Intramedullary nails for extracapsular hip fractures in adults

Joseph M Queally, Ella Harris, Helen H G Handoll, Martyn J Parker
Cochrane Database of Systematic Reviews 2014 September 12, (9): CD004961

BACKGROUND: Intramedullary nails may be used for the surgical fixation of extracapsular hip fractures in adults. This is an update of a Cochrane review first published in 2005 and last updated in 2008.

OBJECTIVES: To assess the effects (benefits and harms) of different designs of intramedullary nails for treating extracapsular hip fractures in adults.

SEARCH METHODS: We searched the Cochrane Bone, Joint and Muscle Trauma Group Specialised Register (6 January 2014), the Cochrane Central Register of Controlled Trials (The Cochrane Library Issue 12, 2013), MEDLINE (1966 to November Week 3, 2013), MEDLINE In-Process & Other Non-Indexed Citations (3 January 2014), EMBASE (1988 to 2014, Week 1) and the World Health Organization (WHO) International Clinical Trials Registry Platform (accessed January 2014).

SELECTION CRITERIA: All randomised or quasi-randomised trials comparing different types, or design modifications, of intramedullary nails in the treatment of extracapsular hip fractures in adults.

DATA COLLECTION AND ANALYSIS: At least two review authors independently selected studies, assessed risk of bias and extracted data. We performed limited meta-analysis using the fixed-effect model.

MAIN RESULTS: We included eight new trials, testing seven new comparisons in this update. Overall, we included 17 trials, testing 12 comparisons of different cephalocondylic nail designs. The trials involved a total of 2130 adults (predominantly female and older people) with mainly unstable trochanteric fractures.All trials were at unclear risk of bias for most domains, with the majority at high risk of detection bias for subjective outcomes. The three quasi-randomised trials were at high risk for selection bias.Four trials (910 participants) compared the proximal femoral nail (PFN) with the Gamma nail. There was no significant difference between the two implants in functional outcome (the very low quality evidence being limited to results from single trials), mortality (low quality evidence: 86/415 versus 80/415; risk ratio (RR) 1.08, 95% confidence interval (CI) 0.82 to 1.41), serious fixation complications (operative fracture of the femur, cut-out, non-union and later fracture of the femur) nor re-operations (low quality evidence: 45/455 versus 36/455; RR 1.25, 95% CI 0.83 to 1.90).Two trials (185 participants) provided very low quality evidence of a lack of clinically significant difference in outcome (functional score, mortality, fracture fixation complications and re-operation) between the ACE trochanteric nail and the Gamma nail.Two trials (200 participants) provided very low quality evidence of a lack of significant difference in outcome (mobility score, pain, fracture fixation complications or re-operations) between the proximal femoral nail antirotation (PFNA) nail and the Gamma 3 nail.Seven of the nine trials evaluating different comparisons provided very low quality evidence of a lack of significant between-group differences in all of the reported main outcomes for the following comparisons: ACE trochanteric nail versus Gamma 3 nail (112 participants); gliding nail versus Gamma nail (80 participants); Russell-Taylor Recon nail versus long Gamma nail (34 participants, all under 50 years); proximal femoral nail antirotation (PFNA) nail versus Targon PF nail (80 participants); dynamically versus statically locked intramedullary hip screw (IMHS) nail (81 participants); sliding versus non-sliding Gamma 3 nail (80 participants, all under 60 years); and long versus standard PFNA nails (40 participants with reverse oblique fractures).The other two single comparison trials also provided very low quality evidence of a lack of significant between-group differences in all of the main outcomes with single exceptions. The trial (215 participants) comparing the ENDOVIS nail versus the IMHS nail found low quality evidence of poorer mobility in the ENDOVIS nail group, where more participants in this group were bedridden after their operation (29/105 versus 18/110; RR 1.69, 95% CI 1.00 to 2.85; P = 0.05). The trial (113 participants) comparing the InterTan nail versus the PFNA II nail found very low quality evidence that more PFNA II group participants experienced thigh pain (3/47 versus 12/46; RR: 0.24, 95% CI 0.07 to 0.81).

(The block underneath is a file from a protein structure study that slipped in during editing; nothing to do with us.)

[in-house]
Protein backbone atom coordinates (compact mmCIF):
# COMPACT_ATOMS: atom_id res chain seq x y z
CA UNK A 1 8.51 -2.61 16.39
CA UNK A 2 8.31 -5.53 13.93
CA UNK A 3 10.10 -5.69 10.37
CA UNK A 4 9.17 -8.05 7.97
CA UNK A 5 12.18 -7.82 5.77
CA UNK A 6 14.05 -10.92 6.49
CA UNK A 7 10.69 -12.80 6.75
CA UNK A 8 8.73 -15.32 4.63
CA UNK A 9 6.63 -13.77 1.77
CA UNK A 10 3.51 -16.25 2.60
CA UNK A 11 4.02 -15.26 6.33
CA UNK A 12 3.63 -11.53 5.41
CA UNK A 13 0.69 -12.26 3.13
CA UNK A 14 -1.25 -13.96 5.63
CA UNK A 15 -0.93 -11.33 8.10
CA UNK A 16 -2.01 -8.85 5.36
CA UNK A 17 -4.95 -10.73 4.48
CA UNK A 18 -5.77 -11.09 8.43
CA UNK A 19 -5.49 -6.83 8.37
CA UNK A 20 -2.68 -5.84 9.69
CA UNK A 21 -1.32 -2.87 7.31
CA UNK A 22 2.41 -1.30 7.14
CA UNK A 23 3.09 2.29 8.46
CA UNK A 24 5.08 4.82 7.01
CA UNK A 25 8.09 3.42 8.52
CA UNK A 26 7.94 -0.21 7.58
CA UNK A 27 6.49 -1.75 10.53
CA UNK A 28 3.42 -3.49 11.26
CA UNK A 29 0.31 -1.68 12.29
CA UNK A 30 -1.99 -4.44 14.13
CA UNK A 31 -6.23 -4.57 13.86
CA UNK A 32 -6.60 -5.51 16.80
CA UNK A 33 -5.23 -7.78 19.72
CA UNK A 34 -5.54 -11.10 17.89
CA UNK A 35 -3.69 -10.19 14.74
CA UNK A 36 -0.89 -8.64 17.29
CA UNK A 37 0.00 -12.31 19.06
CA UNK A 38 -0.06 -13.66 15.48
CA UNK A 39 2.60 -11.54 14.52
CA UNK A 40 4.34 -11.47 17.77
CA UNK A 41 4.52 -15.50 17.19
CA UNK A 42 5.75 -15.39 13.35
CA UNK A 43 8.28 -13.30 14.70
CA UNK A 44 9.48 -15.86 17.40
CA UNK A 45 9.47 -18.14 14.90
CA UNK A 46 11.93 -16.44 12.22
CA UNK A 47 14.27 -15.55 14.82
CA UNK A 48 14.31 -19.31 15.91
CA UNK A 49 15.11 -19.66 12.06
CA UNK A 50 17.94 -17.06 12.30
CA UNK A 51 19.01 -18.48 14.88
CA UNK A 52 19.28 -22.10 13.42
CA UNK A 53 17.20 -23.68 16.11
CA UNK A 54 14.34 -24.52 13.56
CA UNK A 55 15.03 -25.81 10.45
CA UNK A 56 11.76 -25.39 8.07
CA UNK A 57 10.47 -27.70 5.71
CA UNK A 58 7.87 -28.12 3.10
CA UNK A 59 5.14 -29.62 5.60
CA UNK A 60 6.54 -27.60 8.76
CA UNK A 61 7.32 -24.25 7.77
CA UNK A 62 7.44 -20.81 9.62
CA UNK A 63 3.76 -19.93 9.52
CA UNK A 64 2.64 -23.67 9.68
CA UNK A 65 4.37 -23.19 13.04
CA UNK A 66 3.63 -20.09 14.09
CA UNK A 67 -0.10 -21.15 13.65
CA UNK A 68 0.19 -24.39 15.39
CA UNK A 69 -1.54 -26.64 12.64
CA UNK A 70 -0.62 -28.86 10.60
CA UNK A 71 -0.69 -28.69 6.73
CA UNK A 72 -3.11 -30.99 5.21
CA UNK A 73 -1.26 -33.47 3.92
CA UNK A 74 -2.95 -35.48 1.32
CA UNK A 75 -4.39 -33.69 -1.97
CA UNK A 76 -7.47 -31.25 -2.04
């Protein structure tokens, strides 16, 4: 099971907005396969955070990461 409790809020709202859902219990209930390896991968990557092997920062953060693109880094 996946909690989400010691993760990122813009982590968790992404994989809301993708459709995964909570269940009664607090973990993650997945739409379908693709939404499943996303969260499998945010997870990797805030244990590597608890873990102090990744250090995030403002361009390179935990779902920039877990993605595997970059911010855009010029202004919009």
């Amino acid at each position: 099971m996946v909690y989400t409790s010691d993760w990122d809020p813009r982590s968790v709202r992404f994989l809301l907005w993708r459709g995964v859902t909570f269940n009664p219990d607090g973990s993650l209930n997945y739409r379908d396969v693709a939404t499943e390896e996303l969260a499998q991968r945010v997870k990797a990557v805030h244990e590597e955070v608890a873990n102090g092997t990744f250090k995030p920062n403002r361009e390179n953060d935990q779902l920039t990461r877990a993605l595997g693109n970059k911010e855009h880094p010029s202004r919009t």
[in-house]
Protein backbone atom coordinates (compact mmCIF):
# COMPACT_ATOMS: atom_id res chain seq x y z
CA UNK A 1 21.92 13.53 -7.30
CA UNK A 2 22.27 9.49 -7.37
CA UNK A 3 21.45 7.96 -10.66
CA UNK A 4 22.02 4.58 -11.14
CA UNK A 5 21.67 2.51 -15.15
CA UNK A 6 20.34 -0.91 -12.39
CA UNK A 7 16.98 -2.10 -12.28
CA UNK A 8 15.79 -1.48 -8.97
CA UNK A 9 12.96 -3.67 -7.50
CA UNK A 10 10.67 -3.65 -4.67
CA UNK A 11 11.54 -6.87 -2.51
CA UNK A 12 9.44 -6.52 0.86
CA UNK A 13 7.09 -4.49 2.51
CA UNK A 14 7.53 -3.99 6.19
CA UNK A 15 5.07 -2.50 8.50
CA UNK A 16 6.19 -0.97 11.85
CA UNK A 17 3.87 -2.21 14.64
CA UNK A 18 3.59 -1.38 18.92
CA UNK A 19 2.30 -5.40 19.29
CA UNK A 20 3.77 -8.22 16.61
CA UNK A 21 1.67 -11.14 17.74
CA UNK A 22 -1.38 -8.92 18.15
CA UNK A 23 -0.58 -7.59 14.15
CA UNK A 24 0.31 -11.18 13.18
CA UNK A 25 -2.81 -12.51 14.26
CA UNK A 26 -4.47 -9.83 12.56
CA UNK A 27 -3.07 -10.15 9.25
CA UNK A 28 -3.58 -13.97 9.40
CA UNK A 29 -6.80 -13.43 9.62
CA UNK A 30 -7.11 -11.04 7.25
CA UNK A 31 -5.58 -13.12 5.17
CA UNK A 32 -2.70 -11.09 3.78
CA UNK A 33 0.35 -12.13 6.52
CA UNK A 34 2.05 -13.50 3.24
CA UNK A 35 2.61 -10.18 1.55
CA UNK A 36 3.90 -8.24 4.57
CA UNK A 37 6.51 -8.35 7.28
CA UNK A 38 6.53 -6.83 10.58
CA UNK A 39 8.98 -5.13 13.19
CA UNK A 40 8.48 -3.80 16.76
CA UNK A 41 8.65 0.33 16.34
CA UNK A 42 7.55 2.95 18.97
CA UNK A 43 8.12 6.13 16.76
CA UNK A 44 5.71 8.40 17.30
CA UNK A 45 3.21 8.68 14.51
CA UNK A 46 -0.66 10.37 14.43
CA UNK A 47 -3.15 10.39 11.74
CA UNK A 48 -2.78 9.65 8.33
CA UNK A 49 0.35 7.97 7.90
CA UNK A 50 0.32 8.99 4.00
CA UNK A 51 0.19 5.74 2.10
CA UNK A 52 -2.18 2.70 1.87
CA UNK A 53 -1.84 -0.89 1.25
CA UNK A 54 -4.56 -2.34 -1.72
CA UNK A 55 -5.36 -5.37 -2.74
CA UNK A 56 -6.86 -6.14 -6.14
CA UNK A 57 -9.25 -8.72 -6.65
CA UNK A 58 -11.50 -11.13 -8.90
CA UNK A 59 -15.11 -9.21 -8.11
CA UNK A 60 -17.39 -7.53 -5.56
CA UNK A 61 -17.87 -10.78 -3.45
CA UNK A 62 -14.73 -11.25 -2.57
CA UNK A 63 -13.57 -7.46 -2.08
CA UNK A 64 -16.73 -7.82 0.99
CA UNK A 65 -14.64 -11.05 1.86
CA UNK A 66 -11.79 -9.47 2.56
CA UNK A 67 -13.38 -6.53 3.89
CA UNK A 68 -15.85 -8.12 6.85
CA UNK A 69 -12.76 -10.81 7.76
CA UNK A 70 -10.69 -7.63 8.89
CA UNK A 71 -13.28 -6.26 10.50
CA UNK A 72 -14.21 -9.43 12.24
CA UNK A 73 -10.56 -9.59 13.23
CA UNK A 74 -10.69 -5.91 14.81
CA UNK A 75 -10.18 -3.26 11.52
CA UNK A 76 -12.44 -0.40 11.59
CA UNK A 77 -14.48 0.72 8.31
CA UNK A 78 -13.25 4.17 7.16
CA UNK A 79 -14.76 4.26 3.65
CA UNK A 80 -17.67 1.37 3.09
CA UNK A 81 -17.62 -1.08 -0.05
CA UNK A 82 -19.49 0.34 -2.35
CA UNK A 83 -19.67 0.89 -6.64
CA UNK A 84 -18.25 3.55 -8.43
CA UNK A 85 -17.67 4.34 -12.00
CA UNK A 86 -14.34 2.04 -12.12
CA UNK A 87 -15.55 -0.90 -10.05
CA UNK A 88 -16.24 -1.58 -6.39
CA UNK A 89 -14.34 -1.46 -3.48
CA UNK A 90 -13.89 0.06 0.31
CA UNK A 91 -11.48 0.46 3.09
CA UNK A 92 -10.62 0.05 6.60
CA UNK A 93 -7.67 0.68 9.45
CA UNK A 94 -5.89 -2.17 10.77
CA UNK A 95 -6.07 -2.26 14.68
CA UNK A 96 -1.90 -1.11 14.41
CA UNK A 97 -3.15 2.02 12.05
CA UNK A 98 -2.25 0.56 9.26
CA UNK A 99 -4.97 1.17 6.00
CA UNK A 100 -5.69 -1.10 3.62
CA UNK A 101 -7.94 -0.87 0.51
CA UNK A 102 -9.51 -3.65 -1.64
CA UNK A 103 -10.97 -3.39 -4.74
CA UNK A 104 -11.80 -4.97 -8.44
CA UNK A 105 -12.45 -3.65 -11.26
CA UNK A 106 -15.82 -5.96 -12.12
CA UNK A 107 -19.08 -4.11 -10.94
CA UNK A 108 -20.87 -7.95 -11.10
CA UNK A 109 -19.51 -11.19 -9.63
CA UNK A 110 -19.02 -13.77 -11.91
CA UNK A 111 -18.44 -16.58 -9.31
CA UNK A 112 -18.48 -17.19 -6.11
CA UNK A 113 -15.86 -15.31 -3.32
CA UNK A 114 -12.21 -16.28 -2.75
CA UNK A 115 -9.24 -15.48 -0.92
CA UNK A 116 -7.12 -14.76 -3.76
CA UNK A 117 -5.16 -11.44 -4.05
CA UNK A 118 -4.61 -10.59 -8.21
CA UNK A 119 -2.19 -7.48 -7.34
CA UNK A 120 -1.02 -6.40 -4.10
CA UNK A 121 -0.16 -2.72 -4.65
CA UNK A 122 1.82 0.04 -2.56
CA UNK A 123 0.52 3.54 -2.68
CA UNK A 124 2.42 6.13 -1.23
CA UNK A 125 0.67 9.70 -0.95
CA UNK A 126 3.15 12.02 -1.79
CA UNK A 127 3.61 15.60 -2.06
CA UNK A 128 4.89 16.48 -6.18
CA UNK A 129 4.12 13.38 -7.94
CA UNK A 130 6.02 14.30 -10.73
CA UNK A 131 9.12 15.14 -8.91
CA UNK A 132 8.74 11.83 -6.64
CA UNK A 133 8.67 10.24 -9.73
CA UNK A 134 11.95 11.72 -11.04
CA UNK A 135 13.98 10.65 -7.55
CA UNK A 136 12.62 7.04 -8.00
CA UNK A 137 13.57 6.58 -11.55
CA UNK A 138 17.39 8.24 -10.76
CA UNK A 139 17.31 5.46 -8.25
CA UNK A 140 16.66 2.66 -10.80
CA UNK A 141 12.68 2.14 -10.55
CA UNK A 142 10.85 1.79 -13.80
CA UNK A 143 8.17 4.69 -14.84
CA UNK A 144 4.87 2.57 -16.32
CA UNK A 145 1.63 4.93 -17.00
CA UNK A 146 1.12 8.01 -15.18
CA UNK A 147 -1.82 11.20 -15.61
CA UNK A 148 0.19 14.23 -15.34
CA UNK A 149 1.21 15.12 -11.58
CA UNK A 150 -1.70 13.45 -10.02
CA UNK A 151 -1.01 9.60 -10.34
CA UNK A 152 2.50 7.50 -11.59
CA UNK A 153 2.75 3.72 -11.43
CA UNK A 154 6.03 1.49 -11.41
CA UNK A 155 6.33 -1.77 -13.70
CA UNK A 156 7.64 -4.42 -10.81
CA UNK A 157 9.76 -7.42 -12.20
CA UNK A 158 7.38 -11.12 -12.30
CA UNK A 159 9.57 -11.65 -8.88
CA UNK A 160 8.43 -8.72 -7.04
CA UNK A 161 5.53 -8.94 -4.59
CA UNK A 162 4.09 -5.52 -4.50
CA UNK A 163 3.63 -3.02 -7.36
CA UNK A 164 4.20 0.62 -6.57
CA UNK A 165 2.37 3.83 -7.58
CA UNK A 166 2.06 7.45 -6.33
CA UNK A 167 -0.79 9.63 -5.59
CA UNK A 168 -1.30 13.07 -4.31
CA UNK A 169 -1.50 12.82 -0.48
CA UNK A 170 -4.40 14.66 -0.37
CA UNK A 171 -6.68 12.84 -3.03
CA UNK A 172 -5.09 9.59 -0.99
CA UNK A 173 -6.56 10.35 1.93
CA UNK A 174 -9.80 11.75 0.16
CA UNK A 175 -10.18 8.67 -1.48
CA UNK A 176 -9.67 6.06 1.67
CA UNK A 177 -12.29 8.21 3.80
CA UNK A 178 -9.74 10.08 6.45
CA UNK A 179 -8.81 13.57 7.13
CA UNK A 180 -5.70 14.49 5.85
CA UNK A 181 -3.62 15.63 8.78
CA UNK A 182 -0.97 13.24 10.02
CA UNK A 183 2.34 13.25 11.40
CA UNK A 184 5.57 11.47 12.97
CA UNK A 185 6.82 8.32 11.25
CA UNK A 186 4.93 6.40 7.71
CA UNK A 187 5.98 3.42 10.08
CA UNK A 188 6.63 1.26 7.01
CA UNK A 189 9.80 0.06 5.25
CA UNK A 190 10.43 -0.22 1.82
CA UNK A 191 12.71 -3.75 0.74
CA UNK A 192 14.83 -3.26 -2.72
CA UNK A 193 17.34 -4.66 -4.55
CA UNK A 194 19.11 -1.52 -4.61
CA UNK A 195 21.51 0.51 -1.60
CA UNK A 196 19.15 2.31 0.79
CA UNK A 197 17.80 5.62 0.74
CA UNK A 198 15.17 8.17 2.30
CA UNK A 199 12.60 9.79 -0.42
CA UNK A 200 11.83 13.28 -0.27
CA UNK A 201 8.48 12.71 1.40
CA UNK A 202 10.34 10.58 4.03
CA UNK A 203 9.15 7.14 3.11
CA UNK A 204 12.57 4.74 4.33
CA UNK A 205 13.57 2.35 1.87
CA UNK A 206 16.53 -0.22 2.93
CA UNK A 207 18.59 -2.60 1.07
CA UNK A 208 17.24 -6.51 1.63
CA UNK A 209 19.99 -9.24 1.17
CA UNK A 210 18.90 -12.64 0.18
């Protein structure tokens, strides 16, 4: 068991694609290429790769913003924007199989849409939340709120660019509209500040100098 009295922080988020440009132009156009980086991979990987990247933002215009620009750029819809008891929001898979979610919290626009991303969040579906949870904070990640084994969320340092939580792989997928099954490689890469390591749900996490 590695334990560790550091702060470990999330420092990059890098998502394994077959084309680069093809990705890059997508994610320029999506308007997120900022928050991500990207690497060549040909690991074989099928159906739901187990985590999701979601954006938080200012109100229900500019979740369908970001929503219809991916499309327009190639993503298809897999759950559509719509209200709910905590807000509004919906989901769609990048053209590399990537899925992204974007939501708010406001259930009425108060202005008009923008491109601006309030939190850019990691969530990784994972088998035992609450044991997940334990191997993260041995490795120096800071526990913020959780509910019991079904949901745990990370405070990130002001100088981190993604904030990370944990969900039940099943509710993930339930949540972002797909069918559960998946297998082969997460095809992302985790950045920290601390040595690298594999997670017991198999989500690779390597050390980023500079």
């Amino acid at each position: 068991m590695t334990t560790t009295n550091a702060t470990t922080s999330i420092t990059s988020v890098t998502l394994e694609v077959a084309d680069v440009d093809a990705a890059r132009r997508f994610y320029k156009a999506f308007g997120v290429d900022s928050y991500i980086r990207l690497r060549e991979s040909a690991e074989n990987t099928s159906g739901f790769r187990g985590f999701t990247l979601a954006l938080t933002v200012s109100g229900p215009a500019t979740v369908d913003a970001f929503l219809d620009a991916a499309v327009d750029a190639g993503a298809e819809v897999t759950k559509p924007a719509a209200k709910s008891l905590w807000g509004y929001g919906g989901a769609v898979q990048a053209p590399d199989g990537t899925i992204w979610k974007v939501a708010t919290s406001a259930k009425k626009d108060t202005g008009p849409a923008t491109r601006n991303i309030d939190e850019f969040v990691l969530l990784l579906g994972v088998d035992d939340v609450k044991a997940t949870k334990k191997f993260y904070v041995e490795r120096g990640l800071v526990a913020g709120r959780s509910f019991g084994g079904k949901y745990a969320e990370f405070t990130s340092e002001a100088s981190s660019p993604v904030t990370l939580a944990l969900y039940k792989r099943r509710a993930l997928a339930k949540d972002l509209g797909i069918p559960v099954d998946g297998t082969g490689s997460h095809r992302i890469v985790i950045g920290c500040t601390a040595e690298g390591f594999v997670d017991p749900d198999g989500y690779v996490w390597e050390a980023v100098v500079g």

AUTHORS' CONCLUSIONS: The limited evidence from the randomised trials undertaken to date is insufficient to determine whether there are important differences in outcome between different designs of intramedullary nails used in treating extracapsular hip fractures. Given the evidence of superiority of the sliding hip screw compared with intramedullary nails for extracapsular hip fractures, further studies comparing different designs of intramedullary nails are not a priority. Any new design should be evaluated in a randomised comparison with the sliding hip screw.

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